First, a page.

Tart thoughts on the nature of fiction - and some sweet ones, too
Tuesday, July 09, 2013
Space and self
Writing in the Guardian on re-reading E M Forster's Maurice, Lawrence Scott finds that the novel's plea for private space, psychic as well as physical, has supreme relevance in the age of the internet.
This instinct for withdrawal and obscurity speaks to present critiques of digitised life. In a world increasingly patrolled by online analytics and social media, Maurice's political dilemma still resonates: how might you not be in hiding while not being on display?
I've often written about the way that social media encroach on the time and attention necessary for creative production, but this article has made me think more about the impact on writing process. It's that reference to online analytics that set me thinking. Nowadays we are all out there, on line in more ways than one. Facebook operates precisely to break down the public and the private, and through it we - including our apparently private selves - become sets of fixed data owned by other people. The whole project of writing fiction, though, for me and I'm sure for most others, is precisely to question outward appearances and assumptions, to get beneath the concrete and the quotidian to a deeper resonance, and to question the concept of the fixed nature of reality. We approach a piece of fiction with the sense that there are things to discover in the process of writing, in the unravelling of the story, things about life and truth and even about ourselves, that we haven't yet imagined. This requires a particular openness, to possibility, to ambiguity - we ask what if, we have to slip into other views and other psyches (which is why I also say writing is like acting) - and a certain divesting of ego and identity. So, my question: if we are spending time (for the sake of our book sales) working on fixing on the public consciousness (and the data banks) our particular personalities, do we boost those particular personalities to such an extent that we endanger those creative moments requiring our fluid, uncertain and unpredictable selves?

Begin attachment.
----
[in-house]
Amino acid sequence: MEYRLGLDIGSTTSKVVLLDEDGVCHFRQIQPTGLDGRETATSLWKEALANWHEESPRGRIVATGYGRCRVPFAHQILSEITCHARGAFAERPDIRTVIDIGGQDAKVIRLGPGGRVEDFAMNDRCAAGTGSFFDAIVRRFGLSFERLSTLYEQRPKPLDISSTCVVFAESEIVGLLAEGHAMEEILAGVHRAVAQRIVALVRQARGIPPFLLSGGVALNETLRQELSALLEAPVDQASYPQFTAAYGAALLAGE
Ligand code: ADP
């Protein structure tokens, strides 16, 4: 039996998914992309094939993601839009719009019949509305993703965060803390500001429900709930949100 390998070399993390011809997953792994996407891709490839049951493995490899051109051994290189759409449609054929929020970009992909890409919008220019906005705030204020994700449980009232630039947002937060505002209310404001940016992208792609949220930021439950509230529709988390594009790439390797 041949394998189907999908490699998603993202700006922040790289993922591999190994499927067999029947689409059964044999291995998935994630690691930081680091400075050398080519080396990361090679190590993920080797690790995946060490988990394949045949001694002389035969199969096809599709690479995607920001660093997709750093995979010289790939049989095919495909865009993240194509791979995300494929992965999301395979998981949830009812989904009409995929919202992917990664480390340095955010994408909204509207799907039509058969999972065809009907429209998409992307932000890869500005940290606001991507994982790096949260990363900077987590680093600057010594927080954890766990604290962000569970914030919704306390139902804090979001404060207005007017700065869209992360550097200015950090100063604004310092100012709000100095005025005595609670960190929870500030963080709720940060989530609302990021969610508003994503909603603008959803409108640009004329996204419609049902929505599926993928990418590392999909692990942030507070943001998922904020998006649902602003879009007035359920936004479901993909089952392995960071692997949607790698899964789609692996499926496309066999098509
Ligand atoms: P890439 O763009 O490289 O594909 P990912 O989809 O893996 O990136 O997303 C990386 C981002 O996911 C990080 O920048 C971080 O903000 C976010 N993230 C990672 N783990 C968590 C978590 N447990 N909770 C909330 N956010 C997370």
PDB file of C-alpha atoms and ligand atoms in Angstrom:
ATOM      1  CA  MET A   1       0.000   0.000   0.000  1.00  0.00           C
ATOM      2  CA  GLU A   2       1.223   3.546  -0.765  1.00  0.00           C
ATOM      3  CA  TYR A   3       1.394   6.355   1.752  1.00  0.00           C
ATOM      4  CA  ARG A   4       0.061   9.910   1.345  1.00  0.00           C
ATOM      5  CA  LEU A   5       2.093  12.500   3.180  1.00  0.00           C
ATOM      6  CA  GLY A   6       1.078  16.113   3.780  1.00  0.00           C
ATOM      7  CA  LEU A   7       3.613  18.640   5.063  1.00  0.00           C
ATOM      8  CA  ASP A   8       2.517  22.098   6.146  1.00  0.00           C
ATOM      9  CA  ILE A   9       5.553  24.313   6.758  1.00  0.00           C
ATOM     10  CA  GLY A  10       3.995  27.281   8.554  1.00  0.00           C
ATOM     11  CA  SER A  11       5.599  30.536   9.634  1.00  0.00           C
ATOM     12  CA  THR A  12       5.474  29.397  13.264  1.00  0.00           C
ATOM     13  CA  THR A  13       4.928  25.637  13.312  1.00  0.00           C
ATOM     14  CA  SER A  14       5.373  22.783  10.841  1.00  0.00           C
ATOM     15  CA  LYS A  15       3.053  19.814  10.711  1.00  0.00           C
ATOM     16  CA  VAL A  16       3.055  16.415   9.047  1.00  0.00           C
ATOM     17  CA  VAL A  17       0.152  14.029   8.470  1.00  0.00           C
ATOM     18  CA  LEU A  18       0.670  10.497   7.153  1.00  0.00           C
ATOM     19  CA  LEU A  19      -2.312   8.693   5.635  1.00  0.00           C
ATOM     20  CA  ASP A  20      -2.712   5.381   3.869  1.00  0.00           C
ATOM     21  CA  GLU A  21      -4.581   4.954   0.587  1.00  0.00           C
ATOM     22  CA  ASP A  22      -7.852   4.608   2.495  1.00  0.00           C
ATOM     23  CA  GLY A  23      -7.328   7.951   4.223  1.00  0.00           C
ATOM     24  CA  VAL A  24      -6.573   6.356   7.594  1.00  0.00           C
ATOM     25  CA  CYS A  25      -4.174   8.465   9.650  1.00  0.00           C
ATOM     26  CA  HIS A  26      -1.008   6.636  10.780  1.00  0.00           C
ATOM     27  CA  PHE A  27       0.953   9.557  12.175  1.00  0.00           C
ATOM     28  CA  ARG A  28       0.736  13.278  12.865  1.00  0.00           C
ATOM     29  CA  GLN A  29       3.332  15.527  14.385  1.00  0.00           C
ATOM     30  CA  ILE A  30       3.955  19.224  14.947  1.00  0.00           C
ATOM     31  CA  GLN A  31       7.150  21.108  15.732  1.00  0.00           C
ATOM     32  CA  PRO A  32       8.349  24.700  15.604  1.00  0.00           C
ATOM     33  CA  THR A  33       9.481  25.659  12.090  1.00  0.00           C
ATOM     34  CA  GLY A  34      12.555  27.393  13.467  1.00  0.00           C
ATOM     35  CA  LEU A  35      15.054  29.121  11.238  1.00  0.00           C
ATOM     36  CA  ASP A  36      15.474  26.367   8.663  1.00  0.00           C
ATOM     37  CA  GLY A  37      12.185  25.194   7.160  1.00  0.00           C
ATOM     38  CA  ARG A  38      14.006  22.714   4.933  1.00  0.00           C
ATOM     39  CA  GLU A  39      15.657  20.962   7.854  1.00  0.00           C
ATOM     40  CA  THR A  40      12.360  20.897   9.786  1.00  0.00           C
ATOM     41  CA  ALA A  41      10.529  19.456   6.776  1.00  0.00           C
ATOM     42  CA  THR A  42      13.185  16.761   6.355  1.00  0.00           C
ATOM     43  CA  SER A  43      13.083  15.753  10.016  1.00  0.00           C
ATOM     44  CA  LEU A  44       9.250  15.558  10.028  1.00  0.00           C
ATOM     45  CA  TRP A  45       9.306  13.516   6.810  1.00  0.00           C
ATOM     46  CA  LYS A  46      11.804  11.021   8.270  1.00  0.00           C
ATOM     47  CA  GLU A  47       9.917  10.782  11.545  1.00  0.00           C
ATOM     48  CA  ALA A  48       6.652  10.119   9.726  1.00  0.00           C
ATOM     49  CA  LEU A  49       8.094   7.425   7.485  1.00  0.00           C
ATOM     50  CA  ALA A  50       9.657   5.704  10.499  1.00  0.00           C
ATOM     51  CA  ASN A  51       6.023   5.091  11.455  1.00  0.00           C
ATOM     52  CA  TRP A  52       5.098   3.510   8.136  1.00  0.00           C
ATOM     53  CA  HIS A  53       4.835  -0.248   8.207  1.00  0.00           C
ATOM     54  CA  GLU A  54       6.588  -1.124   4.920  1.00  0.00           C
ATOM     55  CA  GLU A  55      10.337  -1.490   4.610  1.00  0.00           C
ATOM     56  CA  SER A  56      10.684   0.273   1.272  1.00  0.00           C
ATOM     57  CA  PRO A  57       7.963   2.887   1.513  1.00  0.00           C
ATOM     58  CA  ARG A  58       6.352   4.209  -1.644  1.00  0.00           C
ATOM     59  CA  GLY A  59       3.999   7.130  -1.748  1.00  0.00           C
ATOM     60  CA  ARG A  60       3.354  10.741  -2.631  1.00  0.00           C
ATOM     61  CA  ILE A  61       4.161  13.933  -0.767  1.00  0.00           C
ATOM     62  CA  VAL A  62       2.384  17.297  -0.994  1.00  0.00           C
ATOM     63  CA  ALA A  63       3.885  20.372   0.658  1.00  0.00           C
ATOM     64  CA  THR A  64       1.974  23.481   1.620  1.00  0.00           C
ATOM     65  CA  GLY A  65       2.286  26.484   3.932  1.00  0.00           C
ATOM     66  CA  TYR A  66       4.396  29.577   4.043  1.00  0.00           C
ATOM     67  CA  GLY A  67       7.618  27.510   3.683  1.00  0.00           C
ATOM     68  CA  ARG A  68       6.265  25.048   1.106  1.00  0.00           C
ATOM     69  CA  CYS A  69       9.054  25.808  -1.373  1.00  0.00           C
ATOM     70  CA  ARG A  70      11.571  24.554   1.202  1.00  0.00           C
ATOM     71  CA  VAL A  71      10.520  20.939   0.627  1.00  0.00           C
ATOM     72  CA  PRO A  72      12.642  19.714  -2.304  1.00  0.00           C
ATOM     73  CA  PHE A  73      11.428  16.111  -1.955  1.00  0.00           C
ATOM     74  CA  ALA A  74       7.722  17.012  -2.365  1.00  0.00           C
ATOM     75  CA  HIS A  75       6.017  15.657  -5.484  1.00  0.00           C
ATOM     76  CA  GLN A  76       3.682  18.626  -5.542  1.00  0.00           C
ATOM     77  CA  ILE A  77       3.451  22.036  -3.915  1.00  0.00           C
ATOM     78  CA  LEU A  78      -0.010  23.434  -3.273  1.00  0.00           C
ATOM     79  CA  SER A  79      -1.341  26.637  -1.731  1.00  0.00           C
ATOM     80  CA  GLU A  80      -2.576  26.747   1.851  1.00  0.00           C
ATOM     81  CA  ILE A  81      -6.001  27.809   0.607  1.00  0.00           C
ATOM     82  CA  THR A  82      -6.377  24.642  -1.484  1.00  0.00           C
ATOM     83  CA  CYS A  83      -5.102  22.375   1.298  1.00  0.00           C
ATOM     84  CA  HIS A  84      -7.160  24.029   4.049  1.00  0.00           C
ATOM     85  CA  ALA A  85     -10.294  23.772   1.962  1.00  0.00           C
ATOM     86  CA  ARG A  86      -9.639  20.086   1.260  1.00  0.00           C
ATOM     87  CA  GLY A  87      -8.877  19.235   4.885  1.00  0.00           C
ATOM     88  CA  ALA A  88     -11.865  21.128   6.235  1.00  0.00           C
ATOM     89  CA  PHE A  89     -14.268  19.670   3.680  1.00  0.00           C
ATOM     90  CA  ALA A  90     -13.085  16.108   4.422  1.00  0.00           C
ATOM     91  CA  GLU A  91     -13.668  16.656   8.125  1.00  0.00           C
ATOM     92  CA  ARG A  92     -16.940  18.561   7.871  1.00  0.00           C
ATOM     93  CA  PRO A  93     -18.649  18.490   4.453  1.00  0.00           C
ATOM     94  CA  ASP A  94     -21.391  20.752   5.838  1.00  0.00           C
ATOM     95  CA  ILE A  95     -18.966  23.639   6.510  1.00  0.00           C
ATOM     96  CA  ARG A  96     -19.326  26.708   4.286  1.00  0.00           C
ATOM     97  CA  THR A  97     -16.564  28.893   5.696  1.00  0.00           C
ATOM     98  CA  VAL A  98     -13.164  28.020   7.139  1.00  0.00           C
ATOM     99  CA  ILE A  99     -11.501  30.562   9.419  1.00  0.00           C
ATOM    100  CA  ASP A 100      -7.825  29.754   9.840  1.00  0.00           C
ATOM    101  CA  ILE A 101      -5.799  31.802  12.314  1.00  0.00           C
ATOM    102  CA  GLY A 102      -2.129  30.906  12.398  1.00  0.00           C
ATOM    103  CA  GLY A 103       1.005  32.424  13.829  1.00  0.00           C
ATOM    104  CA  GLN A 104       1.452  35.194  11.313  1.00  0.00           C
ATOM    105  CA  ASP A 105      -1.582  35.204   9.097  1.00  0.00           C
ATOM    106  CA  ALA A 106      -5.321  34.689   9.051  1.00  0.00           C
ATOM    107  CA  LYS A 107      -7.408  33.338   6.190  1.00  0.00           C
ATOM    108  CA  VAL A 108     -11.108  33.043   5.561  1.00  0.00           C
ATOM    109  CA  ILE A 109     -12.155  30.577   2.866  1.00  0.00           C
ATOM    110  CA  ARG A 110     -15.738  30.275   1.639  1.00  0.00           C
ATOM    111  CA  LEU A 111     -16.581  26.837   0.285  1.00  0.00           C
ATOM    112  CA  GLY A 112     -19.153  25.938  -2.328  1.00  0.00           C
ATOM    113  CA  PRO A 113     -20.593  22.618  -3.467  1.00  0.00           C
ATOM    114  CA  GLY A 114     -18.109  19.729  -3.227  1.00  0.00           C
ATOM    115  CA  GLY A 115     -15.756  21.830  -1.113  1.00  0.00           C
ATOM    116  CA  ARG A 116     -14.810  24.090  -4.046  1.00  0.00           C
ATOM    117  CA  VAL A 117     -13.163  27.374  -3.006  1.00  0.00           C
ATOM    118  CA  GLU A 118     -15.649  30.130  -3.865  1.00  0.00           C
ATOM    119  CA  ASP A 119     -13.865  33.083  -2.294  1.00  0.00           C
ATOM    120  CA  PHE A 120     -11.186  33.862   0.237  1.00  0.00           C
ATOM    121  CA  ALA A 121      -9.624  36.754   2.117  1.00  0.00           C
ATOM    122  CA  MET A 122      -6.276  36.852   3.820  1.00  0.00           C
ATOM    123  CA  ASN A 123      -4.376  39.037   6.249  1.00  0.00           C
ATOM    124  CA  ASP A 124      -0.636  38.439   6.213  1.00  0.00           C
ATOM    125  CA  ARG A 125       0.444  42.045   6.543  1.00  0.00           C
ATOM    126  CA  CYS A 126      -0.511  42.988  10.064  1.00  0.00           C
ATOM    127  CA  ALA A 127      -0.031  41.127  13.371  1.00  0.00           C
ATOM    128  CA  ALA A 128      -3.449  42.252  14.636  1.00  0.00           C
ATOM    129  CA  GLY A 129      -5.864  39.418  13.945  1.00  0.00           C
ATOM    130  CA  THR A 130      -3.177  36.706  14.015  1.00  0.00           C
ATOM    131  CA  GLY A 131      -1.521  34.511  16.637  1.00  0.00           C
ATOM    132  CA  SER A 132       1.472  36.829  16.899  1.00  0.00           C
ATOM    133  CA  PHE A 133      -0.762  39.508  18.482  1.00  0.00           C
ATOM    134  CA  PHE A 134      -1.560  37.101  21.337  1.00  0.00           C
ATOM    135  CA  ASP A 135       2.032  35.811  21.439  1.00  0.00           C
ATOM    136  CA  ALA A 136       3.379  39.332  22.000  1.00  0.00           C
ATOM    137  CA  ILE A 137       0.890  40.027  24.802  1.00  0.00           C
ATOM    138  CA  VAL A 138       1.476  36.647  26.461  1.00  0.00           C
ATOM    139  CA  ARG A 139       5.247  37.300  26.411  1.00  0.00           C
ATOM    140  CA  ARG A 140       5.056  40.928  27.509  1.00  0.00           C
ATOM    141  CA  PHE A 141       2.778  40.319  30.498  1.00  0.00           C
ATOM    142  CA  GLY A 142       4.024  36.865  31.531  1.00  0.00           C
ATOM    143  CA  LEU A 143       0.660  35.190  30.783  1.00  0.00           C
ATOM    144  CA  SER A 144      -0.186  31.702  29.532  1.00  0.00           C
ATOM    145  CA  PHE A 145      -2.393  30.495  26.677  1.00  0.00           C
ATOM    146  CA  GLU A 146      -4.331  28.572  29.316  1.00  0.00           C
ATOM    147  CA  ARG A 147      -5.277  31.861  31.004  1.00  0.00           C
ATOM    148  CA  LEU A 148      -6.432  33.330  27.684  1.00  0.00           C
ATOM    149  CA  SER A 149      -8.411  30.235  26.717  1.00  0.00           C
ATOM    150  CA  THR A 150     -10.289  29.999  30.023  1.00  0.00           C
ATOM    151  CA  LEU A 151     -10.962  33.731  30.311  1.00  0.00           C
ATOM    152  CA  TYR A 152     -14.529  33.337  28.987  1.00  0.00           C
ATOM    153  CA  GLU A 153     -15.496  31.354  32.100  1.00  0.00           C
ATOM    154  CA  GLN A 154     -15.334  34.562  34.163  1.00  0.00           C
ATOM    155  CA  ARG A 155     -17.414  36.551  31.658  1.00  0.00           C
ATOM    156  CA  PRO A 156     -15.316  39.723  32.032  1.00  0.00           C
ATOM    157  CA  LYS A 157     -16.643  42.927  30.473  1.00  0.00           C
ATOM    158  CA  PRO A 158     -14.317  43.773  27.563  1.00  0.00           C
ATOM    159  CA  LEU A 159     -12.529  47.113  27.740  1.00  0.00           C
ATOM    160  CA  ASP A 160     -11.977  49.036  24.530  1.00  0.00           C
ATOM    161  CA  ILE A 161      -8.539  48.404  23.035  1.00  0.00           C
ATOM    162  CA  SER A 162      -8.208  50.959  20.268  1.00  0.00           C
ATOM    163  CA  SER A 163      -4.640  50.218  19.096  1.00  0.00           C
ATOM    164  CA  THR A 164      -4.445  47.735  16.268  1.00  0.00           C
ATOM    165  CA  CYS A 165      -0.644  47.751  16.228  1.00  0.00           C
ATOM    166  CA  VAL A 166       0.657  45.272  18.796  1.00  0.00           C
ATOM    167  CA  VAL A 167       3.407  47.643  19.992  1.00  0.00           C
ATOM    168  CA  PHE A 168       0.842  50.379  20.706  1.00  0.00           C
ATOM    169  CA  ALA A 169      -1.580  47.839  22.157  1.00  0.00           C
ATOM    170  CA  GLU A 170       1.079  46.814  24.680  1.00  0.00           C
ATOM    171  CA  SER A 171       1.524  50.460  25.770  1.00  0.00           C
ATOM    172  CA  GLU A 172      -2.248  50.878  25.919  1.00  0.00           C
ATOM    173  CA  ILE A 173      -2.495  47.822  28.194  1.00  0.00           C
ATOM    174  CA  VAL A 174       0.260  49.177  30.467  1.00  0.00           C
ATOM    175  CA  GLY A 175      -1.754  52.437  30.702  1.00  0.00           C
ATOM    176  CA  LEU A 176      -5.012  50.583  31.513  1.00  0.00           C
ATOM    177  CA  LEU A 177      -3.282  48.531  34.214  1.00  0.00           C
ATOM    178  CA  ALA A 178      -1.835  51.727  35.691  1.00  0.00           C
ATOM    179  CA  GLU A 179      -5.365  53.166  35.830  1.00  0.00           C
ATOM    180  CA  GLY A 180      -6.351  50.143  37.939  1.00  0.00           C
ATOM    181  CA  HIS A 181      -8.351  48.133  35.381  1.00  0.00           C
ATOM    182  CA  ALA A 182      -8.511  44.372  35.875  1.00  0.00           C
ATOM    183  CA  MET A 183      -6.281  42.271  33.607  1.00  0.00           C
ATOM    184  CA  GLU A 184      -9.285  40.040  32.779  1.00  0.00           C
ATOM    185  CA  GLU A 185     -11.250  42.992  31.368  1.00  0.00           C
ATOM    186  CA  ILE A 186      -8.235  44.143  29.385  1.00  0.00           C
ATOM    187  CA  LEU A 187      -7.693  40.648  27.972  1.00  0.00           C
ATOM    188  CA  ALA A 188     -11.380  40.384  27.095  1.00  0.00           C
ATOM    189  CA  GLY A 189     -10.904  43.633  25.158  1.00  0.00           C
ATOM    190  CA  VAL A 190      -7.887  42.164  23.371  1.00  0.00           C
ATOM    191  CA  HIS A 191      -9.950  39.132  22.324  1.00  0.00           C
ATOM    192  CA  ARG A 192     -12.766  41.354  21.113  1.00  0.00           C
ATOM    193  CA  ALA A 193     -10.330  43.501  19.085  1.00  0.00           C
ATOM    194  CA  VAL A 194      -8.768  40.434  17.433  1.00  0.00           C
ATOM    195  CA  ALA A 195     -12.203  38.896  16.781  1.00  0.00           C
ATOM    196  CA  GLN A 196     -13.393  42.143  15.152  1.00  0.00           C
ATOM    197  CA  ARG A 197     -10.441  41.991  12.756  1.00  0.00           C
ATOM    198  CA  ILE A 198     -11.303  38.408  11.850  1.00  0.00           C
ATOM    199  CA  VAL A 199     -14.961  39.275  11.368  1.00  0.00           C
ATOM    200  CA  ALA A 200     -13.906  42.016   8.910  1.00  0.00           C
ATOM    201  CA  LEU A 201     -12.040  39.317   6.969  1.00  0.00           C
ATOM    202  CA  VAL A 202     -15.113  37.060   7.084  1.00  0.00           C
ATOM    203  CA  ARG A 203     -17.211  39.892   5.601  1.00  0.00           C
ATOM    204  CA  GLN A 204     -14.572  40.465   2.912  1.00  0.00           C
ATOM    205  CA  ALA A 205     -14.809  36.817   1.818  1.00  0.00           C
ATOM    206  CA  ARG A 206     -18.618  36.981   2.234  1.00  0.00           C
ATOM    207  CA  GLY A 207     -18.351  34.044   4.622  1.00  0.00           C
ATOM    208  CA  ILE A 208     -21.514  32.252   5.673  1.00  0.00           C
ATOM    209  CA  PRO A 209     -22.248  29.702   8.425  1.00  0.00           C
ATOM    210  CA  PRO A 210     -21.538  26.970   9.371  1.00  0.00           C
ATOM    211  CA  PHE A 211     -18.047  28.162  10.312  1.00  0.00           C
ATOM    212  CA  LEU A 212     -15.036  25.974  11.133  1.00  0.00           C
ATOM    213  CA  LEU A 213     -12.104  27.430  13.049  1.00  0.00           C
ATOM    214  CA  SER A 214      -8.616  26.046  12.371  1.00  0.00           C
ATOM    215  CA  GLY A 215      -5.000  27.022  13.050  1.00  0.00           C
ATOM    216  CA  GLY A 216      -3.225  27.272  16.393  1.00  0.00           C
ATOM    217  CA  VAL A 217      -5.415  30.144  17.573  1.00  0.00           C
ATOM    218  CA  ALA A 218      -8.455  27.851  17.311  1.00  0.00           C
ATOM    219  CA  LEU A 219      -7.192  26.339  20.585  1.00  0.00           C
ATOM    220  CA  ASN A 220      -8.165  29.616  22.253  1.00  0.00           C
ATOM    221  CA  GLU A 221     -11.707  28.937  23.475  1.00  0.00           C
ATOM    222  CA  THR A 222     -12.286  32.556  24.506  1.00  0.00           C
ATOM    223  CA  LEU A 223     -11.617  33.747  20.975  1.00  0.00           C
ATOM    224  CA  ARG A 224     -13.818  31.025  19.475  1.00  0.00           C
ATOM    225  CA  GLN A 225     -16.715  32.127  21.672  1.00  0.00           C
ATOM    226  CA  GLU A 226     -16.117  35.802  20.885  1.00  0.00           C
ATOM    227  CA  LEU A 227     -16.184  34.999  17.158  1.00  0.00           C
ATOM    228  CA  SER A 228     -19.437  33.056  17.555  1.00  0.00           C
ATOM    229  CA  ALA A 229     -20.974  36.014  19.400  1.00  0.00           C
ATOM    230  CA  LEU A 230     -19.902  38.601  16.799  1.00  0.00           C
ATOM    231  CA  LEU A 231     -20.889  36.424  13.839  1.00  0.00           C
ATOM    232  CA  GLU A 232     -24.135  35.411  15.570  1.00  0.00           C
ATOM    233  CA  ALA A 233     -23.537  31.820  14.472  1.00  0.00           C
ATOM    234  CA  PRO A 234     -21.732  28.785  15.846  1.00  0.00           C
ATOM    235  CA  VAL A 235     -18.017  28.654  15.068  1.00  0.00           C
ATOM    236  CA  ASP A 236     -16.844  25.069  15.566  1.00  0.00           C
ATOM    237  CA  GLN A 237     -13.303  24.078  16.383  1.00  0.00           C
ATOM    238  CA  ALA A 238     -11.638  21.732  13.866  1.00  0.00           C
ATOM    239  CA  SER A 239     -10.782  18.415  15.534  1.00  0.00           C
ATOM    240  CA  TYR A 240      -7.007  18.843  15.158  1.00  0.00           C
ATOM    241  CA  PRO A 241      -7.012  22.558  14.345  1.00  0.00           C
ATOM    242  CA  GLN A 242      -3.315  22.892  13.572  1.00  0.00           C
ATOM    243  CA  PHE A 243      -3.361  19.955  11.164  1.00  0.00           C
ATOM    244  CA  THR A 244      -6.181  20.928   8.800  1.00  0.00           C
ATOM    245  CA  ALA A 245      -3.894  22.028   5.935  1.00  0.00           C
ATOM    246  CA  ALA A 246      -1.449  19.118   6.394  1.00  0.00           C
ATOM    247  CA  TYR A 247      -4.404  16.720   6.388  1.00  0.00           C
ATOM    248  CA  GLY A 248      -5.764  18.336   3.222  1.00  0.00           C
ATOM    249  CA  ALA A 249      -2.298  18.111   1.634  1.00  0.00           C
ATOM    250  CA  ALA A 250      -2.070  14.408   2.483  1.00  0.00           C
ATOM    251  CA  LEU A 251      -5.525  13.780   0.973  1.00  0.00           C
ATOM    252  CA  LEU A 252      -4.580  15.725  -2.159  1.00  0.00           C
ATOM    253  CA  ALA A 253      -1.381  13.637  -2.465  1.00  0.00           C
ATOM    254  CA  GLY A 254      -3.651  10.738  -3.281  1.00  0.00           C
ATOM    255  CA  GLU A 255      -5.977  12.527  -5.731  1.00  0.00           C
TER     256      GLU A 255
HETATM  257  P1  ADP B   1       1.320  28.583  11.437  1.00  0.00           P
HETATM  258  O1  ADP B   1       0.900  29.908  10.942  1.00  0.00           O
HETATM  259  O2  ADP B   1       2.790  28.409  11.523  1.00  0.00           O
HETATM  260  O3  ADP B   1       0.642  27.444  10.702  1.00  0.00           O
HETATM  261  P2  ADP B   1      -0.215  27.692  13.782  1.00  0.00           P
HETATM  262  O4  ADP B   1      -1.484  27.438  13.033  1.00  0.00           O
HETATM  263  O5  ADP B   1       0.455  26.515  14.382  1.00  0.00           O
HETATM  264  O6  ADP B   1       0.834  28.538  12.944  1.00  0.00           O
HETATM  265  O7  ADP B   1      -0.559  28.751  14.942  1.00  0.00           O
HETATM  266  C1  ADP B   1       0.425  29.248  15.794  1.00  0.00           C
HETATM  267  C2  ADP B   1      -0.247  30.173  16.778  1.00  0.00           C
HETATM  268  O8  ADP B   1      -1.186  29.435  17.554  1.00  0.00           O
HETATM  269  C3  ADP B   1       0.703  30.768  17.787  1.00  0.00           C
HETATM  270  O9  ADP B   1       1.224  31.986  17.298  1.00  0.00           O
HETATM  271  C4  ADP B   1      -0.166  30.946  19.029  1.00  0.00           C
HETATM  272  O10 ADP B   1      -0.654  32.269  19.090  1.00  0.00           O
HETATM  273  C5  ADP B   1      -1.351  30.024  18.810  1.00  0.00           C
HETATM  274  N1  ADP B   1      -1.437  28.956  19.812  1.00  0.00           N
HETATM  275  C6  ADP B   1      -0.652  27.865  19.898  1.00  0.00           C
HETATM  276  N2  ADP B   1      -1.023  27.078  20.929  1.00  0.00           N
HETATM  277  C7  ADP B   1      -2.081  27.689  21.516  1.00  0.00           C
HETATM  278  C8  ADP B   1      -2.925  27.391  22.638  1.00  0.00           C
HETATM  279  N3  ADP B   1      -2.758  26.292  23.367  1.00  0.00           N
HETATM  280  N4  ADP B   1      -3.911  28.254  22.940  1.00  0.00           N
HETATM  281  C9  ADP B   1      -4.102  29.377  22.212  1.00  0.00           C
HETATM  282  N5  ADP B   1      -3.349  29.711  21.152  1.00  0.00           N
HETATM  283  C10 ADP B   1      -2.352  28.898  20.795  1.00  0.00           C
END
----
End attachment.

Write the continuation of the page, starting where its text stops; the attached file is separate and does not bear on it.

'An analytical, and sometimes funny, take on the world of fiction reading, writing and publishing' - The Cerebral Mum 'Other than the fact that the lady writes well, with insight, empathy and personality, that she speaks her mind and shies not from confrontation when such is necessary and constructive ... there is really no reason for me to visit her blog' - Alan Kellogg
Elizabeth Baines is a writer of prose fiction and plays. Her collection of short stories, Balancing on the Edge of the World (2007), and her novella, Too Many Magpies (2009), are published by Salt. In 2010 Salt also reprinted her first novel, The Birth Machine. Elizabeth has won prizes for her stories and plays including a Giles Cooper Best Radio Play Award and received Sony radio nominations.